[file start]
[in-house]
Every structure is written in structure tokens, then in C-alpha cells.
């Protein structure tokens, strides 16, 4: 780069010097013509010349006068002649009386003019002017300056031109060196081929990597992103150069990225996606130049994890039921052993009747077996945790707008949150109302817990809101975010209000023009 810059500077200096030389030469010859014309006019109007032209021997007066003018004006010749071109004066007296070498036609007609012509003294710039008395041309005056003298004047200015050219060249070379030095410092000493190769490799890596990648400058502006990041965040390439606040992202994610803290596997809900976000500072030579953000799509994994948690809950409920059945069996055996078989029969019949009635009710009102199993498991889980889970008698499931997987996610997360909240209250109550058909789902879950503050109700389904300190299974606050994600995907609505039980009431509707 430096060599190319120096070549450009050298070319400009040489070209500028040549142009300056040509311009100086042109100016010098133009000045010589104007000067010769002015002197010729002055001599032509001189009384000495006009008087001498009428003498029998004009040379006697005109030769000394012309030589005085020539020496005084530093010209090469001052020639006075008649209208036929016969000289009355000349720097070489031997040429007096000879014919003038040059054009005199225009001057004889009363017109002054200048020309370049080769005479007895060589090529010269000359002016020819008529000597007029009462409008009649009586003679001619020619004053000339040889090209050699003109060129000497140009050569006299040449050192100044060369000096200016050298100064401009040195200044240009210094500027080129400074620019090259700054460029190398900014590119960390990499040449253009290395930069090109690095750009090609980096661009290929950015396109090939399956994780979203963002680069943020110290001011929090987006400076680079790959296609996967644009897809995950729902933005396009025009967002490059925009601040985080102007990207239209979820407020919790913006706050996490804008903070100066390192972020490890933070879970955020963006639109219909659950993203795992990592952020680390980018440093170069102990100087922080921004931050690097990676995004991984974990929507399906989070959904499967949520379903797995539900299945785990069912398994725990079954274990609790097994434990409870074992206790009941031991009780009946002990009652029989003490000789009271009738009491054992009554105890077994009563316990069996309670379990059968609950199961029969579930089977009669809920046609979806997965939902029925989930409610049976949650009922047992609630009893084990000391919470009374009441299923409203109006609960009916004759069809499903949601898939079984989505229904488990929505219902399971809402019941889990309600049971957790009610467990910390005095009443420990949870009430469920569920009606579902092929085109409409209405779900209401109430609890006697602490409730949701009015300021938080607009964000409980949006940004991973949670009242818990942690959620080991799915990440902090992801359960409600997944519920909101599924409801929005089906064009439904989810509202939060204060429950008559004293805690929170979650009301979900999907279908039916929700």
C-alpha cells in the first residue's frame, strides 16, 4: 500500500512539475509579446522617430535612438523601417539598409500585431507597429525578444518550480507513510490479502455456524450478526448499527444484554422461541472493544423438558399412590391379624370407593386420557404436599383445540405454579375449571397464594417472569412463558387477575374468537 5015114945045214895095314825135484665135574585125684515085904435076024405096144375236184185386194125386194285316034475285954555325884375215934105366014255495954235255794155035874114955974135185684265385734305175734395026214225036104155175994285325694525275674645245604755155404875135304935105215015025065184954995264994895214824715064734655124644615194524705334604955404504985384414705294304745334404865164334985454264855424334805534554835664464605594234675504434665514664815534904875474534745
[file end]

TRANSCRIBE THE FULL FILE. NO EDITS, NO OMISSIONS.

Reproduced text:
[in-house]
Every structure is written in structure tokens, then in C-alpha cells.
């Protein structure tokens, strides 16, 4: 780069010097013509010349006068002649009386003019002017300056031109060196081929990597992103150069990225996606130049994890039921052993009747077996945790707008949150109302817990809101975010209000023009 810059500077200096030389030469010859014309006019109007032209021997007066003018004006010749071109004066007296070498036609007609012509003294710039008395041309005056003298004047200015050219060249070379030095410092000493190769490799890596990648400058502006990041965040390439606040992202994610803290596997809900976000500072030579953000799509994994948690809950409920059945069996055996078989029969019949009635009710009102199993498991889980889970008698499931997987996610997360909240209250109550058909789902879950503050109700389904300190299974606050994600995907609505039980009431509707 430096060599190319120096070549450009050298070319400009040489070209500028040549142009300056040509311009100086042109100016010098133009000045010589104007000067010769002015002197010729002055001599032509001189009384000495006009008087001498009428003498029998004009040379006697005109030769000394012309030589005085020539020496005084530093010209090469001052020639006075008649209208036929016969000289009355000349720097070489031997040429007096000879014919003038040059054009005199225009001057004889009363017109002054200048020309370049080769005479007895060589090529010269000359002016020819008529000597007029009462409008009649009586003679001619020619004053000339040889090209050699003109060129000497140009050569006299040449050192100044060369000096200016050298100064401009040195200044240009210094500027080129400074620019090259700054460029190398900014590119960390990499040449253009290395930069090109690095750009090609980096661009290929950015396109090939399956994780979203963002680069943020110290001011929090987006400076680079790959296609996967644009897809995950729902933005396009025009967002490059925009601040985080102007990207239209979820407020919790913006706050996490804008903070100066390192972020490890933070879970955020963006639109219909659950993203795992990592952020680390980018440093170069102990100087922080921004931050690097990676995004991984974990929507399906989070959904499967949520379903797995539900299945785990069912398994725990079954274990609790097994434990409870074992206790009941031991009780009946002990009652029989003490000789009271009738009491054992009554105890077994009563316990069996309670379990059968609950199961029969579930089977009669809920046609979806997965939902029925989930409610049976949650009922047992609630009893084990000391919470009374009441299923409203109006609960009916004759069809499903949601898939079984989505229904488990929505219902399971809402019941889990309600049971957790009610467990910390005095009443420990949870009430469920569920009606579902092929085109409409209405779900209401109430609890006697602490409730949701009015300021938080607009964000409980949006940004991973949670009242818990942690959620080991799915990440902090992801359960409600997944519920909101599924409801929005089906064009439904989810509202939060204060429950008559004293805690929170979650009301979900999907279908039916929700």
C-alpha cells in the first residue's frame, strides 16, 4: 500500500512539475509579446522617430535612438523601417539598409500585431507597429525578444518550480507513510490479502455456524450478526448499527444484554422461541472493544423438558399412590391379624370407593386420557404436599383445540405454579375449571397464594417472569412463558387477575374468537 5015114945045214895095314825135484665135574585125684515085904435076024405096144375236184185386194125386194285316034475285954555325884375215934105366014255495954235255794155035874114955974135185684265385734305175734395026214225036104155175994285325694525275674645245604755155404875135304935105215015025065184954995264994895214824715064734655124644615194524705334604955404504985384414705294304745334404865164334985454264855424334805534554835664464605594234675504434665514664815534904875474534745